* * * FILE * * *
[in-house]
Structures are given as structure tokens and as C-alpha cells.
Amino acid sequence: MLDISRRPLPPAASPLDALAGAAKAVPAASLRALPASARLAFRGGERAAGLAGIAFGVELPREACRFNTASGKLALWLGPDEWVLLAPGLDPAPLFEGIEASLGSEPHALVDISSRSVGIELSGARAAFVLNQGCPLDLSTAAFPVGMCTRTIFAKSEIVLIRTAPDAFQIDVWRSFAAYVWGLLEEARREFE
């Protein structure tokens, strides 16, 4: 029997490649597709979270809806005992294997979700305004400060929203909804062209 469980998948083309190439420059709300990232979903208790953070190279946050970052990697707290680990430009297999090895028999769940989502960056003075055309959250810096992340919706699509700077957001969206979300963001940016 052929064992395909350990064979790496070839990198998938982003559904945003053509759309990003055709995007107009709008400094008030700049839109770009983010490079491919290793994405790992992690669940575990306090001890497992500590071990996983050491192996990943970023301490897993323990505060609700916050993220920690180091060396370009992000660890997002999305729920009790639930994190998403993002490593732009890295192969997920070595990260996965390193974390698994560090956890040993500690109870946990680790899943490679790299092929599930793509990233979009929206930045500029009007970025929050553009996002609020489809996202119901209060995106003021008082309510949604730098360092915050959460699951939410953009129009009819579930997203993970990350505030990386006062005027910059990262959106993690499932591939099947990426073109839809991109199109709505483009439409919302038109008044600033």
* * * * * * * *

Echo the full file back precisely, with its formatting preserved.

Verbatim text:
[in-house]
Structures are given as structure tokens and as C-alpha cells.
Amino acid sequence: MLDISRRPLPPAASPLDALAGAAKAVPAASLRALPASARLAFRGGERAAGLAGIAFGVELPREACRFNTASGKLALWLGPDEWVLLAPGLDPAPLFEGIEASLGSEPHALVDISSRSVGIELSGARAAFVLNQGCPLDLSTAAFPVGMCTRTIFAKSEIVLIRTAPDAFQIDVWRSFAAYVWGLLEEARREFE
């Protein structure tokens, strides 16, 4: 029997490649597709979270809806005992294997979700305004400060929203909804062209 469980998948083309190439420059709300990232979903208790953070190279946050970052990697707290680990430009297999090895028999769940989502960056003075055309959250810096992340919706699509700077957001969206979300963001940016 052929064992395909350990064979790496070839990198998938982003559904945003053509759309990003055709995007107009709008400094008030700049839109770009983010490079491919290793994405790992992690669940575990306090001890497992500590071990996983050491192996990943970023301490897993323990505060609700916050993220920690180091060396370009992000660890997002999305729920009790639930994190998403993002490593732009890295192969997920070595990260996965390193974390698994560090956890040993500690109870946990680790899943490679790299092929599930793509990233979009929206930045500029009007970025929050553009996002609020489809996202119901209060995106003021008082309510949604730098360092915050959460699951939410953009129009009819579930997203993970990350505030990386006062005027910059990262959106993690499932591939099947990426073109839809991109199109709505483009439409919302038109008044600033």